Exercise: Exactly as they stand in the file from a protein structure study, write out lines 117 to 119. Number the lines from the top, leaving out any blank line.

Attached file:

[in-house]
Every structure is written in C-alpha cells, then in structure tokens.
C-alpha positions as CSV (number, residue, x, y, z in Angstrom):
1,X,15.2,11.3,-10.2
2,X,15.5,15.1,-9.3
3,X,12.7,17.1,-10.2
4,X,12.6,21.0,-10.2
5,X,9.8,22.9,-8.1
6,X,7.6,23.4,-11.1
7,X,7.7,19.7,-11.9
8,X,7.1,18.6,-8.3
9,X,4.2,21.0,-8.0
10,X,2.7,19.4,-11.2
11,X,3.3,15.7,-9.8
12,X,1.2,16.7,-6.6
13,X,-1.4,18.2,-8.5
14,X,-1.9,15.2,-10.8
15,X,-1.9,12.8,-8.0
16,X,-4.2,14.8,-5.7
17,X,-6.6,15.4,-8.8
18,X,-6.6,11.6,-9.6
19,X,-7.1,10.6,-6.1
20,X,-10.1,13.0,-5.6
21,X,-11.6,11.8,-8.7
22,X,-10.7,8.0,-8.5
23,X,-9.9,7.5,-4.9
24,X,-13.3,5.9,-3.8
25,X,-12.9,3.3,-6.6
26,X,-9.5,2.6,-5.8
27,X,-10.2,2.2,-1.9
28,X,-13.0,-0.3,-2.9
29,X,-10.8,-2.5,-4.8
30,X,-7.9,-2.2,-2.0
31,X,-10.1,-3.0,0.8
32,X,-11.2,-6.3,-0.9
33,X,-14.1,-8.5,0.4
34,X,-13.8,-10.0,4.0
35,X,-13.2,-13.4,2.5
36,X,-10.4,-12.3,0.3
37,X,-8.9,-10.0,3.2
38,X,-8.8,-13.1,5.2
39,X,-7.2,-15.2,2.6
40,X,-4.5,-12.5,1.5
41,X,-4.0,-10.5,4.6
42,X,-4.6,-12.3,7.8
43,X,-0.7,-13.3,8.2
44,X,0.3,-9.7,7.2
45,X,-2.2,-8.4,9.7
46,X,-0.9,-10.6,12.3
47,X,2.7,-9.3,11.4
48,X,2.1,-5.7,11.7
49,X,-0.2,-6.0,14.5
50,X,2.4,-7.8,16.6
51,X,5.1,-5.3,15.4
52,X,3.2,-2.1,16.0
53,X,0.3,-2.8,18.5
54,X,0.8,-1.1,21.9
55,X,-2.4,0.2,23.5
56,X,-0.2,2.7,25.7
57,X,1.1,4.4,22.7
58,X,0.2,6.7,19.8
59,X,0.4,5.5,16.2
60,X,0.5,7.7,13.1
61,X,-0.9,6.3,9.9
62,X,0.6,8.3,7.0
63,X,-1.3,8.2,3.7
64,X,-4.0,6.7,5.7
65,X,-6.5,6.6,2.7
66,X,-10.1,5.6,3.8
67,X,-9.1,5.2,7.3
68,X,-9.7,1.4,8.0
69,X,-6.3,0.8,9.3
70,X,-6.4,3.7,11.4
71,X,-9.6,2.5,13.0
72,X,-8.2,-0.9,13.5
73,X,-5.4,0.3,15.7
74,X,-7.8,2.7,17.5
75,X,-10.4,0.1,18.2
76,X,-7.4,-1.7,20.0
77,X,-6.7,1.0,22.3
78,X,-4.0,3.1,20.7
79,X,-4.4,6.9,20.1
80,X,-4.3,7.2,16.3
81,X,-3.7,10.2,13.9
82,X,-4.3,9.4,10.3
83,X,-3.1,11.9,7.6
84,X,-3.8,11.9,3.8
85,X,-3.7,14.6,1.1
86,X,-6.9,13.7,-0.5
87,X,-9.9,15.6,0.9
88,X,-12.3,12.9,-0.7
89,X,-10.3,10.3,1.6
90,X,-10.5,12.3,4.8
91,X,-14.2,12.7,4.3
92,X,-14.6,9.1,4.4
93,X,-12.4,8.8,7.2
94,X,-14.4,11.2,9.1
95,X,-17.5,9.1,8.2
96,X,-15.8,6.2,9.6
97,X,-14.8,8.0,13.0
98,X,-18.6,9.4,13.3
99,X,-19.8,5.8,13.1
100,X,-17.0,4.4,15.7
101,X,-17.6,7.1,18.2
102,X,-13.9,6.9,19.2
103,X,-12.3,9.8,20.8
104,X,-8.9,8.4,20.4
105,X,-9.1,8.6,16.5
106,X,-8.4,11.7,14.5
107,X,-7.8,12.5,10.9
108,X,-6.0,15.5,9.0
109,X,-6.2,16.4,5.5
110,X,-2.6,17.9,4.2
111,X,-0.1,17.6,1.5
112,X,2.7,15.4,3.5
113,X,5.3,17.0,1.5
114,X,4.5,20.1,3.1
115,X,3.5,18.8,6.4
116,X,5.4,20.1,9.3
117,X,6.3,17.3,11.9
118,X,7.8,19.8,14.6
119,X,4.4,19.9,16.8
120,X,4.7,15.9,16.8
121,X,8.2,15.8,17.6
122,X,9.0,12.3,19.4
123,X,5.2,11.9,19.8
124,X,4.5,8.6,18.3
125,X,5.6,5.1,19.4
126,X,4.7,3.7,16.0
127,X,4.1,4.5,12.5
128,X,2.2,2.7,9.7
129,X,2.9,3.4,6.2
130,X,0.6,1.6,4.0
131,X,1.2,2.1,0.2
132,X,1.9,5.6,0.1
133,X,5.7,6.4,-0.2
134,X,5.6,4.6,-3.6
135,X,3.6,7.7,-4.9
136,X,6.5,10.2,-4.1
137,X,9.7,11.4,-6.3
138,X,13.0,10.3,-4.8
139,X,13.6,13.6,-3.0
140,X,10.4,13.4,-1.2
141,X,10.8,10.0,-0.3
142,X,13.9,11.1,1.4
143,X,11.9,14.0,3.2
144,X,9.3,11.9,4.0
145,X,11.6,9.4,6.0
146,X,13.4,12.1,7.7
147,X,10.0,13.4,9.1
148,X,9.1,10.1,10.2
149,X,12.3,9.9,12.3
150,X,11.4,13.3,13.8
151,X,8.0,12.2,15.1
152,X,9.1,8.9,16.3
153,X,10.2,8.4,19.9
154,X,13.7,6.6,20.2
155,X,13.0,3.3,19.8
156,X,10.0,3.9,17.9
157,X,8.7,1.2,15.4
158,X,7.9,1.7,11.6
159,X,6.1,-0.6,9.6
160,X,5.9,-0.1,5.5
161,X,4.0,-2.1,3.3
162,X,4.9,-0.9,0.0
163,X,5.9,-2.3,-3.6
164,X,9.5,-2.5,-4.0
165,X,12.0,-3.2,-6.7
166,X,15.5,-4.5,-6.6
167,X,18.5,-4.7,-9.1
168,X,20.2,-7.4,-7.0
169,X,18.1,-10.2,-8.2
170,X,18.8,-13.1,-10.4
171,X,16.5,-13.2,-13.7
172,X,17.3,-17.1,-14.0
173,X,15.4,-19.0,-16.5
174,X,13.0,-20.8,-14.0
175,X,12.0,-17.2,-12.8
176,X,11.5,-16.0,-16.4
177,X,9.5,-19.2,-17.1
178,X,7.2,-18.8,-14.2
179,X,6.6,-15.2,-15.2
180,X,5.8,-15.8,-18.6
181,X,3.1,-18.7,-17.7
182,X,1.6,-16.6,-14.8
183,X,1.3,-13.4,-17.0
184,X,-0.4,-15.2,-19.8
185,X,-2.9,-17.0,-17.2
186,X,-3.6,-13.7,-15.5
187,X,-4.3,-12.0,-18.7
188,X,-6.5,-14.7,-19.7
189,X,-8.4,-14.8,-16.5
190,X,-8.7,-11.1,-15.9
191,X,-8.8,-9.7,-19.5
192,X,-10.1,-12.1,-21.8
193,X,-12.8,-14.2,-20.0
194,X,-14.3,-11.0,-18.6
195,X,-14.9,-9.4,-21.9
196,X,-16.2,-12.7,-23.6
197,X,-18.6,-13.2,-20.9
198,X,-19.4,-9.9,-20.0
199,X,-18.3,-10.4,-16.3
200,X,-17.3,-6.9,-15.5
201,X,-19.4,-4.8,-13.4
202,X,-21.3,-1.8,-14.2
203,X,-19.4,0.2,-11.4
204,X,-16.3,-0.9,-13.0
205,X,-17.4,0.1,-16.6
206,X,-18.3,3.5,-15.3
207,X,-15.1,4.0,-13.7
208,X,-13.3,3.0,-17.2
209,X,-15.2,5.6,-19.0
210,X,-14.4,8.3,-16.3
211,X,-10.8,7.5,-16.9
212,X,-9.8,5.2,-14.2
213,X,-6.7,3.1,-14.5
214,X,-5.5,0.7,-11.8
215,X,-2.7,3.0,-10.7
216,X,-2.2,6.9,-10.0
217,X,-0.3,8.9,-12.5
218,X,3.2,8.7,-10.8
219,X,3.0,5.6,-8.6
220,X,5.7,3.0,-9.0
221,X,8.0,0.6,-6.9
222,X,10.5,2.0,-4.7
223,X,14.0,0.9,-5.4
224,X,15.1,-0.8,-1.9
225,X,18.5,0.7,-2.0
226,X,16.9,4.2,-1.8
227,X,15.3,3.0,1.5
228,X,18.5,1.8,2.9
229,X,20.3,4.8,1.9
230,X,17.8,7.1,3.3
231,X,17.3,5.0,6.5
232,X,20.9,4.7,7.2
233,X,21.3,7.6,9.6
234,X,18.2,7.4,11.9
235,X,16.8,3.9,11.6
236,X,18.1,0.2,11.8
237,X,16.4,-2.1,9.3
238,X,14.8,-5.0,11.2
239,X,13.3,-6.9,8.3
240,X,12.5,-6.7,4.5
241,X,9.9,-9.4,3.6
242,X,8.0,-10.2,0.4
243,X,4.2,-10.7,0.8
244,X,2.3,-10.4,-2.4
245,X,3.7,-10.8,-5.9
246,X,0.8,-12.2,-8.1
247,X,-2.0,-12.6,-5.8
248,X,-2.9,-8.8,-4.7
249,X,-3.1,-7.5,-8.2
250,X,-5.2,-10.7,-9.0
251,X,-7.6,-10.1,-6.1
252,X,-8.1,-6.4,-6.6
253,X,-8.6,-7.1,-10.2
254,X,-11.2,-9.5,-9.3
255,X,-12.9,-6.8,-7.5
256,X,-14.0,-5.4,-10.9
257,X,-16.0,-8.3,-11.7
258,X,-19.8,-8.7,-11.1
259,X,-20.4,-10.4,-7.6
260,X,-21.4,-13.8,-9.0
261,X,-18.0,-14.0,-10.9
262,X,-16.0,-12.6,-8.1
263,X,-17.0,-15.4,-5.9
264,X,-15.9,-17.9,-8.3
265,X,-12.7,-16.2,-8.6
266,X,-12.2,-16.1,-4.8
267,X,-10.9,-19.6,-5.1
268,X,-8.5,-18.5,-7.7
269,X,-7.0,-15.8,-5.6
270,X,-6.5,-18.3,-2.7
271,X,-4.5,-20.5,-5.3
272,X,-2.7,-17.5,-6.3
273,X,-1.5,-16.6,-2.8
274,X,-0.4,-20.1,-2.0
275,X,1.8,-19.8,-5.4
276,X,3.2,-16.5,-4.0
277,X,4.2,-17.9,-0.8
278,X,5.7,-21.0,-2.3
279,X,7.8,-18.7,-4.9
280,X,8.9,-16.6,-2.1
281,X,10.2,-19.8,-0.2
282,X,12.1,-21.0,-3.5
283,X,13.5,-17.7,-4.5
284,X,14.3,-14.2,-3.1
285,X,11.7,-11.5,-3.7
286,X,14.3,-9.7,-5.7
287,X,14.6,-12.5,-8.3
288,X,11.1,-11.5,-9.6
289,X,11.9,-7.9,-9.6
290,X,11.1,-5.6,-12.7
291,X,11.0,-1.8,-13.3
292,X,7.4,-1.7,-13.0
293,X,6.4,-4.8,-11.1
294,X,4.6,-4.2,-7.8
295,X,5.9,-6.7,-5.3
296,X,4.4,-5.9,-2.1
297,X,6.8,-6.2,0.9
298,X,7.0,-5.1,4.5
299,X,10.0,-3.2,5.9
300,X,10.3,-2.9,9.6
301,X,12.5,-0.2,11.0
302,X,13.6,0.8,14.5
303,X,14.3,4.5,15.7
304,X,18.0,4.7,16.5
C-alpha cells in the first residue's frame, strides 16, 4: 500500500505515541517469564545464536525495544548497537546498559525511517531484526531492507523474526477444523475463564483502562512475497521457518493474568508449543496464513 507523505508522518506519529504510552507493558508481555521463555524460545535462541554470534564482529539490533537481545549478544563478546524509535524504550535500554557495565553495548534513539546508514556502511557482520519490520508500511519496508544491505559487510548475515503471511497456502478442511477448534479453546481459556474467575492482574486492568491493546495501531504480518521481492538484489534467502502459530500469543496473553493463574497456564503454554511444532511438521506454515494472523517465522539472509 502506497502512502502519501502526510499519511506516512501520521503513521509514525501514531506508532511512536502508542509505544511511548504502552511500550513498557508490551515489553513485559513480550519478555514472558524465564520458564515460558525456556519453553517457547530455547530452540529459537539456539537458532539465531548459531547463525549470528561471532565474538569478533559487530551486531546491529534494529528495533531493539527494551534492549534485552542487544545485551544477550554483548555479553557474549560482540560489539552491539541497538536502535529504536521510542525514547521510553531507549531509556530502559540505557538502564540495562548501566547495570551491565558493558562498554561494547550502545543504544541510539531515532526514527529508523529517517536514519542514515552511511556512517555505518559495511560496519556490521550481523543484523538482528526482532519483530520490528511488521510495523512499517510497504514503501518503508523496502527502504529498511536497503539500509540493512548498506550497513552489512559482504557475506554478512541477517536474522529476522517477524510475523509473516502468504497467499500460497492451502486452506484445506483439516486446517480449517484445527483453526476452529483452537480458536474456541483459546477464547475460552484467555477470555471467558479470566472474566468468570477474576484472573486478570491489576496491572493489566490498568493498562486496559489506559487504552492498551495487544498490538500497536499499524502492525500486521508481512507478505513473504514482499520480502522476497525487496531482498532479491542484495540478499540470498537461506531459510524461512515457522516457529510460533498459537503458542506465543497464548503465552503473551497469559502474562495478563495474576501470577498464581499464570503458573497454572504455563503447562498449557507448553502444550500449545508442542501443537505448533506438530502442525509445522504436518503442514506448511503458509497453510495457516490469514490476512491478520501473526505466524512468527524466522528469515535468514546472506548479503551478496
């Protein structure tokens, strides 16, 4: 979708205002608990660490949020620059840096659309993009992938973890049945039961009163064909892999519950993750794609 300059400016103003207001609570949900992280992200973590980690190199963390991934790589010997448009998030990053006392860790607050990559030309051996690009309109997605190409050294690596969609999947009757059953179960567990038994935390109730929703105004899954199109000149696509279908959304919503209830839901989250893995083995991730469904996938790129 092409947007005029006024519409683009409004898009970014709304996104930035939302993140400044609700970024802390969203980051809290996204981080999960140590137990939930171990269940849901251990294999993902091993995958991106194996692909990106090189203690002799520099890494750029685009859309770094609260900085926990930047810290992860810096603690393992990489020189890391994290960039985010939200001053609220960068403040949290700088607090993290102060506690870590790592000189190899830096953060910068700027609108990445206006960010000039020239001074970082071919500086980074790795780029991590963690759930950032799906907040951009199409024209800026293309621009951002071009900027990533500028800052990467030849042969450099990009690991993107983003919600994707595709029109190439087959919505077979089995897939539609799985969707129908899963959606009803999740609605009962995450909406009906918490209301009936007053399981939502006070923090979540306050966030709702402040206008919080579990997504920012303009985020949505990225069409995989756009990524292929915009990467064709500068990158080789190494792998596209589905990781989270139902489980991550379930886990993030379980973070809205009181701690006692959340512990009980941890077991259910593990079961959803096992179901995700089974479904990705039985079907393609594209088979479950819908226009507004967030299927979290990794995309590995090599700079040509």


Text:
114,X,4.5,20.1,3.1
115,X,3.5,18.8,6.4
116,X,5.4,20.1,9.3